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I am going to heartily disagree with some of the other answers with an asterisk *. Yes I agree you have more control with a standard drill. Yes an impact drill does not allot you the ability to adjust torque. I agree with the other sentiments on this - I am sure there is science and facts that back this up. However asterisks alert (*)... If I have a ...


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To answer the essence of the question (regarding which is gentler), undoubtedly the standard driver. The reason is control. You have no real control over how much torque is applied via an impact driver--it just does its thing. With a standard driver you can both modulate the motor force (assuming a modern variable trigger) and set a clutch, if available. ...


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The Torx T45 drive is beefy enough that it's pretty safe unless the head of the screw is very very shallow, so you'll probably be fine any way you go. That said, an impact driver is far less controllable than a drill / driver. Once it starts hammering, the impact applies torque in bursts, not continuously. It's harder to control the torque by partially ...


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Given the addendums to your question culled from comments, I would recommend a T45 Torx socket coupled with a ³⁄₈ drive socket wrench. You can use the heel of the palm of one hand to hold the socket firmly in place while applying rotation with the other hand. If the female torx bolt heads have enough paint that a solid socket-to-bolt connection is ...


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That’s funny , sorry but force is needed to break the screw loose , an impact if at the wrong angle will cause problems as a hand held driver will. If there is paint both will damage the paint. But a t45 is large and if the bit is fully inserted and perpendicular there is really no difference as an impact only hits hard enough to get the screw moving. Once ...


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Making sure the bit is properly engaged is the first step - square and fully seated. Then a screwdriver with the relevant torque setting is usually sufficient - only resort to heavier tools when needed ie when theycare too tight or seized.


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Short answer: not really. With phillips or flathead tips, no; getting full torque with these depend on you pushing the tip of the driver into the screw to keep the driver tip from camming out. However if you get the screw in most of the way and just have to do the final tightening with a regular driver, it might be worth using. With square, hex, or ...


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I recently found out the local name for a head like that translates to slotted flat. The screwdriver fitting those heads is an H-screwdriver. Look like this: However, for the smaller screws (with heads up to 5-6mm), it's common to simply take an old flathead screwdriver and a hacksaw. Might take a couple of minutes, but they can be made yourself quite ...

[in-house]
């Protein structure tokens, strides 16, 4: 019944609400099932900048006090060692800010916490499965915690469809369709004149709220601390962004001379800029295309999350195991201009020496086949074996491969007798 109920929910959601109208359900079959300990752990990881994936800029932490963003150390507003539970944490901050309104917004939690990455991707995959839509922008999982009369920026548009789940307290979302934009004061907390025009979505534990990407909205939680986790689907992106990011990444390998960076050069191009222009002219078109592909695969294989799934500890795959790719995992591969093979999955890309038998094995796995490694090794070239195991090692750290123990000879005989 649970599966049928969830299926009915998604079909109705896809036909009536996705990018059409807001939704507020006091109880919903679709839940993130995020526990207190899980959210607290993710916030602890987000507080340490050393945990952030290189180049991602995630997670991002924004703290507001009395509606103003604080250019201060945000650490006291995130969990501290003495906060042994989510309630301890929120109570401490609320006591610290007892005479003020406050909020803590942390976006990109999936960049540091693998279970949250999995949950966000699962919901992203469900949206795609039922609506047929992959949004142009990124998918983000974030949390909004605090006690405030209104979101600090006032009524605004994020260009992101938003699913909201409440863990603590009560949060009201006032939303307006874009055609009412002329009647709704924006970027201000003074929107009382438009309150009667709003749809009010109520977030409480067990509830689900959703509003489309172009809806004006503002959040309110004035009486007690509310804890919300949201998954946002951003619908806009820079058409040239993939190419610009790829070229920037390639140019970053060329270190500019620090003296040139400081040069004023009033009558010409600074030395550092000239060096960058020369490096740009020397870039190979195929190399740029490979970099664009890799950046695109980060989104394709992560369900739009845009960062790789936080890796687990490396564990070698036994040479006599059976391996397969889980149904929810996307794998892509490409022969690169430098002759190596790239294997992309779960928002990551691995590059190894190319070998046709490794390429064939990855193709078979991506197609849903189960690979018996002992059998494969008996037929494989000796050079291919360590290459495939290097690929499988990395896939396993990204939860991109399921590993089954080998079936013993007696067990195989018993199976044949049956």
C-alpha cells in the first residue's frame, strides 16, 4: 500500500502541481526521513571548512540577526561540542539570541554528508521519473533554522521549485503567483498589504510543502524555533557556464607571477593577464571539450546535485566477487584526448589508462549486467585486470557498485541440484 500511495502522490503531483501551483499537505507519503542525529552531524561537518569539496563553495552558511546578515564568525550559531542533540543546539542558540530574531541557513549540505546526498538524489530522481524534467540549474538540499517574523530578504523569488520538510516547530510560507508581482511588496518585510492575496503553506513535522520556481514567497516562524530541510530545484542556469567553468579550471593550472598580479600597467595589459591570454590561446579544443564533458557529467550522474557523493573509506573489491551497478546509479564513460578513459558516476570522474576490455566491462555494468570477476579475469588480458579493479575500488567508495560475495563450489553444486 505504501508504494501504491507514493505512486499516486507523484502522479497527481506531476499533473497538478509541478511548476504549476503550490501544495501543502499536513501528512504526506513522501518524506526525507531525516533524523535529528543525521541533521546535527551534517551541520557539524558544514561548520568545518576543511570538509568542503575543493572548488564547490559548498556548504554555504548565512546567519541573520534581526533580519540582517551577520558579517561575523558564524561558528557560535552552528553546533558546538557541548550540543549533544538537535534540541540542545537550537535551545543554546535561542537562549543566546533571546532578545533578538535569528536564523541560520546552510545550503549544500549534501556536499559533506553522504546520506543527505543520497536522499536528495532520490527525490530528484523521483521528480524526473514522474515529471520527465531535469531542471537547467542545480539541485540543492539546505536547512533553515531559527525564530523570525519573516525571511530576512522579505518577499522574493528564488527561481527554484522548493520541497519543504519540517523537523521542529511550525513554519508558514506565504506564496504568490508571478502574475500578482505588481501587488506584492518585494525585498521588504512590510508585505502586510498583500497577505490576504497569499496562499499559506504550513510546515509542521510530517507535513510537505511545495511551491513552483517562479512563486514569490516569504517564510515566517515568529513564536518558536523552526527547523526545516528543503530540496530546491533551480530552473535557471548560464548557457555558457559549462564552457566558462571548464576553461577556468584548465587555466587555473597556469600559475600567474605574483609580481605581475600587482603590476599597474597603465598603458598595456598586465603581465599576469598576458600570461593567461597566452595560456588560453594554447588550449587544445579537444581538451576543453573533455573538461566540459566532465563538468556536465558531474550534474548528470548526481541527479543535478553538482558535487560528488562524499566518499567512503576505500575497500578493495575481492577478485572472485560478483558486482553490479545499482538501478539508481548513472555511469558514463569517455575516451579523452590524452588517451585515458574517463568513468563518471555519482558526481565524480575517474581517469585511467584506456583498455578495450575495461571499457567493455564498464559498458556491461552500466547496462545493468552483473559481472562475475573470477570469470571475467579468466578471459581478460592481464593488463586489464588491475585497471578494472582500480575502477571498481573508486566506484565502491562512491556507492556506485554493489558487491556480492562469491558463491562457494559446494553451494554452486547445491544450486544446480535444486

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That is a style of head, known of as "notched spanner", most security bit sets will have bits to fit it. The bit is like a normal flatblade screwdriver but with a notch cut in the middle. Unfortunately bits generally don't work on screws that are down holes, because the bit (or worse for deep holes or short bits, the combination of bit and bit holder) ends ...


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The problem with any flex drive anything is that you must hold position against two things now: the handle and the head. If you don't hold the head in place, it just flops right out. You run out of hands in a hurry!


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I have often used offset screwdrivers:


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I have had one for 45 years and have used it a lot. It was part of a screwdriver/socket set I got from my little sister for Christmas. The screwdriver bits are not as effective because you can't put your weight behind it and the bits have a tendency to turn out of the screw in some cramped places. It works very good with the sockets because the torque is ...


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The problem with any screwdriver including your flex (radius)screw driver is that nothing really works all of the time, or better yet how it is advertised. You will usually find its really a mater of space and access. What I have discovered is to use the fixture disconnect we are now installing on commercial fluorescent or LED fixtures. This way you install ...


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It is a simple security slot headed screw. A flat headed screw has part of the slot filled in to make it difficult for the average joe to undo. Either purchase a set of security bits or take an old screwdriver and grind out the matching part on the screwdriver blade so it fits neatly.


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It looks like a spanner tamper-proof security bolt. Either buy a set of tamper-proof security bits, or modify a cheap standard slotted screwdriver with a dremel tool. Here is a cheap set: https://www.amazon.com/Performance-Tool-W8659-Security-32-Piece/dp/B002KS19PK/ A good chance that something in this set will work, but no guarantee.


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